Our rating 
5.0 out of 5 star rating 5.0

COMPOSERS: Scriabin/Prokofiev
WORKS: Piano Sonata No. 1; Piano Sonata No. 5; Piano Sonata No. 1; Piano Sonata No. 2; Piano Sonata No. 3
PERFORMER: Jonathan Shin’ar (piano)
Scriabin wrote his First Sonata in 1892, as a young man of 20, and it clearly proclaims his delight in Chopin’s pianistic textures and in the chromaticism of Wagner’s Parsifal. Shin’ar’s performance is pleasing – expansive in the second movement, athletic and sinewy in the third, discreet in the doleful finale. He has a nice feel for balance and shaping, and he keeps the form on a loose rein though well under control.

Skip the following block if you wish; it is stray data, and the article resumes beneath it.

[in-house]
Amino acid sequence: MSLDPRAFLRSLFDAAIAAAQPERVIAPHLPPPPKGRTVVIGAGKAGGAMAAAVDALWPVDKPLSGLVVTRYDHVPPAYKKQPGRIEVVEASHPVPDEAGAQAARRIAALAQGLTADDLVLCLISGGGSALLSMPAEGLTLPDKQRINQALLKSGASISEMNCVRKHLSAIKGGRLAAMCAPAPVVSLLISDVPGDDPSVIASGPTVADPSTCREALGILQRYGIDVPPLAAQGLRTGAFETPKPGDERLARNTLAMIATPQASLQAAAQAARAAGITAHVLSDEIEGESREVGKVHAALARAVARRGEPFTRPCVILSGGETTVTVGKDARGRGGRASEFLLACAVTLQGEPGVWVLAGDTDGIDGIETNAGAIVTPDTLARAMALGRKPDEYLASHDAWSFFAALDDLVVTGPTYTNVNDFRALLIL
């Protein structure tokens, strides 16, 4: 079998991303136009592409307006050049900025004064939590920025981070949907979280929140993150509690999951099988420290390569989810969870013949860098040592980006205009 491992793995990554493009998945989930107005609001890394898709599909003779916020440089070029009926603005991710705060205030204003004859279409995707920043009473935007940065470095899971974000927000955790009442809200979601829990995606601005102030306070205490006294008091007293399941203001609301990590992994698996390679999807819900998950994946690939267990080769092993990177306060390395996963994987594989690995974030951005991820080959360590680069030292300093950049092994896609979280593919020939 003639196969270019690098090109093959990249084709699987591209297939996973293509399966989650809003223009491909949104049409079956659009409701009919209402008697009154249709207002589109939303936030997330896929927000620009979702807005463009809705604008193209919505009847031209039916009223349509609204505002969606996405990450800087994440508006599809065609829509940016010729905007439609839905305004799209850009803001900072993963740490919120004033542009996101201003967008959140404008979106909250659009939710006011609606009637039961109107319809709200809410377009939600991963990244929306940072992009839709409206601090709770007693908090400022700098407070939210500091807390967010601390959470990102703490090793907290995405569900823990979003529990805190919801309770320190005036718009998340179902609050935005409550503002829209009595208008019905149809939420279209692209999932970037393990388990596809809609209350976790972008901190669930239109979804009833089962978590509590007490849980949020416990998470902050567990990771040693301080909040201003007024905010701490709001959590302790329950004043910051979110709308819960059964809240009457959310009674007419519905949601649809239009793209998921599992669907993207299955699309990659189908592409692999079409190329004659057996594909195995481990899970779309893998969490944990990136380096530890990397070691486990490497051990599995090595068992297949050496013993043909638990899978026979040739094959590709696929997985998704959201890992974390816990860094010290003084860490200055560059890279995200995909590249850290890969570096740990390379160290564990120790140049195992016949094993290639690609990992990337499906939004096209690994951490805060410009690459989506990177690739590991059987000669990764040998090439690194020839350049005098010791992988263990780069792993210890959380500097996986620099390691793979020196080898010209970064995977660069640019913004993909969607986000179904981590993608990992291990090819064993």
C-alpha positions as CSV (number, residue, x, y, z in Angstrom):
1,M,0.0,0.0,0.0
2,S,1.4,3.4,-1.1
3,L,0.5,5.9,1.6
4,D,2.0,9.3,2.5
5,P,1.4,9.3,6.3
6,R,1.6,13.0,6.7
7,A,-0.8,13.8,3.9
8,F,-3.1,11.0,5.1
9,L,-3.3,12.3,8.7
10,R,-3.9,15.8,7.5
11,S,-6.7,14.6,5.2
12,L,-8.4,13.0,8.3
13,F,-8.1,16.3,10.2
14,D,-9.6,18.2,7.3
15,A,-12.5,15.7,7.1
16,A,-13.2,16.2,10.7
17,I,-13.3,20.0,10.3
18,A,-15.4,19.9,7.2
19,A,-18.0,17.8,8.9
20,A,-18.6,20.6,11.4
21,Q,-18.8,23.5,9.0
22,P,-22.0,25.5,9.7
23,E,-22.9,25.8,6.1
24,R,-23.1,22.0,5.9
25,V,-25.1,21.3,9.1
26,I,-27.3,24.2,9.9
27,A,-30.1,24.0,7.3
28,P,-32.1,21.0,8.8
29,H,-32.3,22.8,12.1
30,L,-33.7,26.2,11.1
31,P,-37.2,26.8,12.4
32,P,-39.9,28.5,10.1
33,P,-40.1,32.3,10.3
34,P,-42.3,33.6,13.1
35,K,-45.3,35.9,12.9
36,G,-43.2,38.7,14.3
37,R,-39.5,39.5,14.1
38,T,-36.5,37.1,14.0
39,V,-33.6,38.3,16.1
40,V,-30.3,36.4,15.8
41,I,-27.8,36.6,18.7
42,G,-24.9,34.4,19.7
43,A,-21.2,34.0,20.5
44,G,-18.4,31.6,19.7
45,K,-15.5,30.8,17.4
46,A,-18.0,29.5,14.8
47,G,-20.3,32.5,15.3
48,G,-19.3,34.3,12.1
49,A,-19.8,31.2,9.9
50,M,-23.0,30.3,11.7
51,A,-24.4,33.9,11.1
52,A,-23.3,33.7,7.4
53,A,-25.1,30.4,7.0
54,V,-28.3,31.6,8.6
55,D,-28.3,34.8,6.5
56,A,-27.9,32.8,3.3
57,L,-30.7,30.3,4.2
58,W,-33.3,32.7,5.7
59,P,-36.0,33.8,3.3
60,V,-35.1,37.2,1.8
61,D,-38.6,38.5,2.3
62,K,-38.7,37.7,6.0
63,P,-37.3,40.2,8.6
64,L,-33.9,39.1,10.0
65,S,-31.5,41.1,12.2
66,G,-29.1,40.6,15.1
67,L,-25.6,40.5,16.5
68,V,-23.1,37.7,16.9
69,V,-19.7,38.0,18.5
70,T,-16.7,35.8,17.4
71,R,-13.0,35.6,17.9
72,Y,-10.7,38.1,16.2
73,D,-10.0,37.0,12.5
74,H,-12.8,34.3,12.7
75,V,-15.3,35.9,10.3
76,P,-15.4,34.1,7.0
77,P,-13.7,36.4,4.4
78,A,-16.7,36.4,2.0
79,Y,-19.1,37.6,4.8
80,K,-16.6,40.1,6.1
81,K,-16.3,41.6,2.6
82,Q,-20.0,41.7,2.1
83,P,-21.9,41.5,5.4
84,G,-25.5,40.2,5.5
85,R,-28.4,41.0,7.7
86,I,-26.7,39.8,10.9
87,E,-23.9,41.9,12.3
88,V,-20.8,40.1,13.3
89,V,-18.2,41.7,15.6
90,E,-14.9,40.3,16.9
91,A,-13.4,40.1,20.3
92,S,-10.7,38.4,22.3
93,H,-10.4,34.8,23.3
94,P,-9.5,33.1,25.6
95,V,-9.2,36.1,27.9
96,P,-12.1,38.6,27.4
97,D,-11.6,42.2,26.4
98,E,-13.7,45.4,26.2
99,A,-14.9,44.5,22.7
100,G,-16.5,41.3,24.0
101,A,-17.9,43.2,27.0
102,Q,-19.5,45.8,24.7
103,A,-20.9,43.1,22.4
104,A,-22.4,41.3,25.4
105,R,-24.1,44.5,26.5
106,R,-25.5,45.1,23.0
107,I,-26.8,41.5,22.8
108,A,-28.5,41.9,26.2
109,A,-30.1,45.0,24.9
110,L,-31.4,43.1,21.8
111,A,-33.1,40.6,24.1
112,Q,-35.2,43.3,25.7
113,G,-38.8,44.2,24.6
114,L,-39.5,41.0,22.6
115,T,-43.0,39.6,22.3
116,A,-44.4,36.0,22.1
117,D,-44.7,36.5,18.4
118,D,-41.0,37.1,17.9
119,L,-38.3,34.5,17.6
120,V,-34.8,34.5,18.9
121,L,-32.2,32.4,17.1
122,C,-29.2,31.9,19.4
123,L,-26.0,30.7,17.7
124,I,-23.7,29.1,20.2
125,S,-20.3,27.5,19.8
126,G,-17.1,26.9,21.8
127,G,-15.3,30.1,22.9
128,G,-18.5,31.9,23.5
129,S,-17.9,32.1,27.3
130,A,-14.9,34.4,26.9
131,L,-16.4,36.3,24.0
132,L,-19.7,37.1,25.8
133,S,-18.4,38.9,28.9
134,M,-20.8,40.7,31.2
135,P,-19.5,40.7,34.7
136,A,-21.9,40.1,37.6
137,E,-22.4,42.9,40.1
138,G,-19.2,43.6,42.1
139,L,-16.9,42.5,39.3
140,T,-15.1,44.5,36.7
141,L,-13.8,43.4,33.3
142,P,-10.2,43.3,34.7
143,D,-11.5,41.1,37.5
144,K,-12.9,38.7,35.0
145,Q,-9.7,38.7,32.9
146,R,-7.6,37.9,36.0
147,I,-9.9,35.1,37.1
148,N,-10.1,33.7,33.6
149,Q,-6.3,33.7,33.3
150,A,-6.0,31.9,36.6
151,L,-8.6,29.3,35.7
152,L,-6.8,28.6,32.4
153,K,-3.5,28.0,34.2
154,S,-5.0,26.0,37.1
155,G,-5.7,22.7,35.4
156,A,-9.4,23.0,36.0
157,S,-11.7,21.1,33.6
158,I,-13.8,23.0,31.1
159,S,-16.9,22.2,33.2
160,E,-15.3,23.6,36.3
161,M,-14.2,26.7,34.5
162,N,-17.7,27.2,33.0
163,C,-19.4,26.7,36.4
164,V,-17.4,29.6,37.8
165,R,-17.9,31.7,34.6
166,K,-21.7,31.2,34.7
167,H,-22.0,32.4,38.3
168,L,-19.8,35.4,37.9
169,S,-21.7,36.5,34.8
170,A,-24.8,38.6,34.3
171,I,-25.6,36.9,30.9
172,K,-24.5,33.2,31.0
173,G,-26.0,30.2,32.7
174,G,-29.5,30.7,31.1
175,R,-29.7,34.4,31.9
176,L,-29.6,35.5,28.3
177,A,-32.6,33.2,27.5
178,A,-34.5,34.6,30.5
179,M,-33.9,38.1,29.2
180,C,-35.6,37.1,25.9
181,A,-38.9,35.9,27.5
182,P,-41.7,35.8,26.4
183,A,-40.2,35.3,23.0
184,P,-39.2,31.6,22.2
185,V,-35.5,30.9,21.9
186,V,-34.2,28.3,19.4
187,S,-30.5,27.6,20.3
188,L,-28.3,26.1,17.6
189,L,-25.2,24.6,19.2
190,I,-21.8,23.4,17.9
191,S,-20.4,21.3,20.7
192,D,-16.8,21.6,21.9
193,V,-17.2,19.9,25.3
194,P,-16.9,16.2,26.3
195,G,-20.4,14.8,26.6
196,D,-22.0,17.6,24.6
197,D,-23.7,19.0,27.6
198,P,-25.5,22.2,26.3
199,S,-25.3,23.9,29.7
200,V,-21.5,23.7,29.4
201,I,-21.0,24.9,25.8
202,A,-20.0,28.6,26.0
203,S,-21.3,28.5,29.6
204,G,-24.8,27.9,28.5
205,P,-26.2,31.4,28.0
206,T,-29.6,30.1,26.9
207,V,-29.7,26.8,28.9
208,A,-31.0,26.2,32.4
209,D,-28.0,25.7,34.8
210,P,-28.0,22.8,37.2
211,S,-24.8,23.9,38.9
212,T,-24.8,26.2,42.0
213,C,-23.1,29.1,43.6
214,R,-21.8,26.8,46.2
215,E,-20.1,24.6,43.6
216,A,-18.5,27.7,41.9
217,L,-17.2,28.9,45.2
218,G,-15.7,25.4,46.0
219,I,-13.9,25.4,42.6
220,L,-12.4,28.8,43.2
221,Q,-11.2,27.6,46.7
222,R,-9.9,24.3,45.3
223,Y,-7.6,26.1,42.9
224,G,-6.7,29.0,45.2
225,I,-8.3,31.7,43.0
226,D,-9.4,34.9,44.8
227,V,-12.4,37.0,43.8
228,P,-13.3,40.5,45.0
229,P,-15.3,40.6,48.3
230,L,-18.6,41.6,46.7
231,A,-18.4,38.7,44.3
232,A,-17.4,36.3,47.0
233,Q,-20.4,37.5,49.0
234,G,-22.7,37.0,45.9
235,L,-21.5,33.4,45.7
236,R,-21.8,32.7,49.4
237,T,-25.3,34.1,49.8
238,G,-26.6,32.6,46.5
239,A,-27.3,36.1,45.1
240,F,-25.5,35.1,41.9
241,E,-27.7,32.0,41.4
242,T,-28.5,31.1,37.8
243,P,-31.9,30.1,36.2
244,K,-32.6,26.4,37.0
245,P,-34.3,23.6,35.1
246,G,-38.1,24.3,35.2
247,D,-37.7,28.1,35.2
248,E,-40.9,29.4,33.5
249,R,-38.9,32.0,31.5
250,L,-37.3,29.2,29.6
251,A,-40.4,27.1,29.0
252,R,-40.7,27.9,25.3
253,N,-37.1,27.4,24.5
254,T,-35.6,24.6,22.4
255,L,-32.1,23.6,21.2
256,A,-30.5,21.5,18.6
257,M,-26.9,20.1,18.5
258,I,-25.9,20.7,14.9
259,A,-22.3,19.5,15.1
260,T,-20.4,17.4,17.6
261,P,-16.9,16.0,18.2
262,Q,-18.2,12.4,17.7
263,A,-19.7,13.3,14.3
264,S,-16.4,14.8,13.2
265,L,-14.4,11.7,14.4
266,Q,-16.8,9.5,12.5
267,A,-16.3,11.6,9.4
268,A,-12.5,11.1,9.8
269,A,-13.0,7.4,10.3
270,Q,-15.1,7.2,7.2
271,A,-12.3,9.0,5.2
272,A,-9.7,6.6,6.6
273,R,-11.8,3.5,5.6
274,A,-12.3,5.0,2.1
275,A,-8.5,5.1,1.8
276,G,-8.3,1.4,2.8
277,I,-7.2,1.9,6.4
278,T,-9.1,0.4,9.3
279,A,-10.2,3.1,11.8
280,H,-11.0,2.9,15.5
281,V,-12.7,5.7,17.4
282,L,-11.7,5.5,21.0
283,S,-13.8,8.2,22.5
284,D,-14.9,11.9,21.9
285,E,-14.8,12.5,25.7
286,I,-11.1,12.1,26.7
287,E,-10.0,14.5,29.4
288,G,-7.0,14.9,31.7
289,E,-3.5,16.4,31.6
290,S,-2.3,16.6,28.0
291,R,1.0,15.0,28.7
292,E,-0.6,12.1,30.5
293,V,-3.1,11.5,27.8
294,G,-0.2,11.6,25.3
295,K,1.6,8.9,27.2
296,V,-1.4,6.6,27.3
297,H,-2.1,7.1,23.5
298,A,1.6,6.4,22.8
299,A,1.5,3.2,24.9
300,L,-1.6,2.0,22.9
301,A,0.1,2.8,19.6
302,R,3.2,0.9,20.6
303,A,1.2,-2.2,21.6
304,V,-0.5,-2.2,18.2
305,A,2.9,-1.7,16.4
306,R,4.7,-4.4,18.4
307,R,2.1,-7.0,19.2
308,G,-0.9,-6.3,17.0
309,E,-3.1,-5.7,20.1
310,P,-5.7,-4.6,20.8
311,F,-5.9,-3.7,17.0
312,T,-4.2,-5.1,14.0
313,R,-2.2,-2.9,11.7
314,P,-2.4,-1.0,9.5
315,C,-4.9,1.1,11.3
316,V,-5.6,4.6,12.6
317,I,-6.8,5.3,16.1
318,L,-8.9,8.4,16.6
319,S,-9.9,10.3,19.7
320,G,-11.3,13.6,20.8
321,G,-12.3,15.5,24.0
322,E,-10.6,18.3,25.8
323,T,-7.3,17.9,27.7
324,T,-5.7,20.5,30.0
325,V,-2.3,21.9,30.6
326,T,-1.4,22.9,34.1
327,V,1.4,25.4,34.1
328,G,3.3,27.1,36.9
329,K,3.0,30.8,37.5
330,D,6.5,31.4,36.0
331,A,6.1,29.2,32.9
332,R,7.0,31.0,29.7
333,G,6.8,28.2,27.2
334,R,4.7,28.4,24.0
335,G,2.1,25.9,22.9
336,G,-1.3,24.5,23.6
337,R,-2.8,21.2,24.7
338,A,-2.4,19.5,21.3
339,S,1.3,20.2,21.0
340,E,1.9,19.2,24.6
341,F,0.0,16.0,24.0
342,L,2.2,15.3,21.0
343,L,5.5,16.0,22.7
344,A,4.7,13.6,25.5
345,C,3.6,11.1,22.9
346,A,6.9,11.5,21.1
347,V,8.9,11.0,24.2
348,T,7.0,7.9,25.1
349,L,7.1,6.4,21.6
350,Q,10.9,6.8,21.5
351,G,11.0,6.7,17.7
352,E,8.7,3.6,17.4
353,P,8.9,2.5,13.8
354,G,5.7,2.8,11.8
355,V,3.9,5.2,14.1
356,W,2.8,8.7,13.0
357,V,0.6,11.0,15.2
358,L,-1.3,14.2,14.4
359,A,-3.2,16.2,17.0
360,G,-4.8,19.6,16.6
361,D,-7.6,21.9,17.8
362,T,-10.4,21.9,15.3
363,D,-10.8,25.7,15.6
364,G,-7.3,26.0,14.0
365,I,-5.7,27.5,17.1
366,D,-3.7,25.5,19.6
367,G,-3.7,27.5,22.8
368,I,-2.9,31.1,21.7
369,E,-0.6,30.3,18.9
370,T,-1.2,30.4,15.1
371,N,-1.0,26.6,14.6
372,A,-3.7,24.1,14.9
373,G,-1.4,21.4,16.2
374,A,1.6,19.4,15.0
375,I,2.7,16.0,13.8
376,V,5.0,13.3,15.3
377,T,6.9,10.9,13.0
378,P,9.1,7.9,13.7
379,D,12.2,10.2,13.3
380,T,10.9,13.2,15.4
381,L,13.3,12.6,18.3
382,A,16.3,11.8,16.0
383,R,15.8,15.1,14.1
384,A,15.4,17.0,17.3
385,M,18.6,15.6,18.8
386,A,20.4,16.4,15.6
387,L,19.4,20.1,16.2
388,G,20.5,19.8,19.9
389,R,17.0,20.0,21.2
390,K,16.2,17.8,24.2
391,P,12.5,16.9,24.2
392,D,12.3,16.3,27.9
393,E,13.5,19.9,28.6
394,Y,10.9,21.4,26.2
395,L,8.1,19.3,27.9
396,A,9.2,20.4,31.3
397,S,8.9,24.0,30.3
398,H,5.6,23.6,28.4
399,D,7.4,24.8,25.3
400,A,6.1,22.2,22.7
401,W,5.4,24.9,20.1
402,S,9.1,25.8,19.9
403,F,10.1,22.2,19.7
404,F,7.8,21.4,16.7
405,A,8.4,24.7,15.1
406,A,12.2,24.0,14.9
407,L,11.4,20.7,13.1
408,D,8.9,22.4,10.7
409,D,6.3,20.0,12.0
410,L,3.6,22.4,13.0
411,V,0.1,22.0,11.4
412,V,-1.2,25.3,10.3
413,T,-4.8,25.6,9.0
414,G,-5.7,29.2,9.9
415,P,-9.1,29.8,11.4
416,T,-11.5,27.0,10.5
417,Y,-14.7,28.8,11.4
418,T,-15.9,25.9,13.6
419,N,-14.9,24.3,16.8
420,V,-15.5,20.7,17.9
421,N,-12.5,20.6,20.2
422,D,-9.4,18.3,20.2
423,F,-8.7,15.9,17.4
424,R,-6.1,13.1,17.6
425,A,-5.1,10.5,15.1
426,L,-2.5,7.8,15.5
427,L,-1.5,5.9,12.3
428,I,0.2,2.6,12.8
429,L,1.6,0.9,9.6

The Fifth is the most frequently played of Scriabin’s 10 sonatas, and any pianist recording it has to compete with Richter’s sublime account on DG – an all-time great. Shin’ar comes through the test relatively unscathed. He has the measure of Scriabin’s bold contrasts of mood and material, though he fails to match Richter in the soaring moments of ecstasy.


Prokofiev’s first three sonatas are more overtly lyrical than Scriabin’s, with a more readily identifiable formal plan. Shin’ar gives the big treatment to the Romantically effusive First, and ranges from the acerbic to the reticent in the other two. The Second Sonata’s Scherzo is brittle and punchy, the slow movement subtly shaded, and there’s plenty of excitement in the finale. The sound throughout is clear and well focused. Wadham Sutton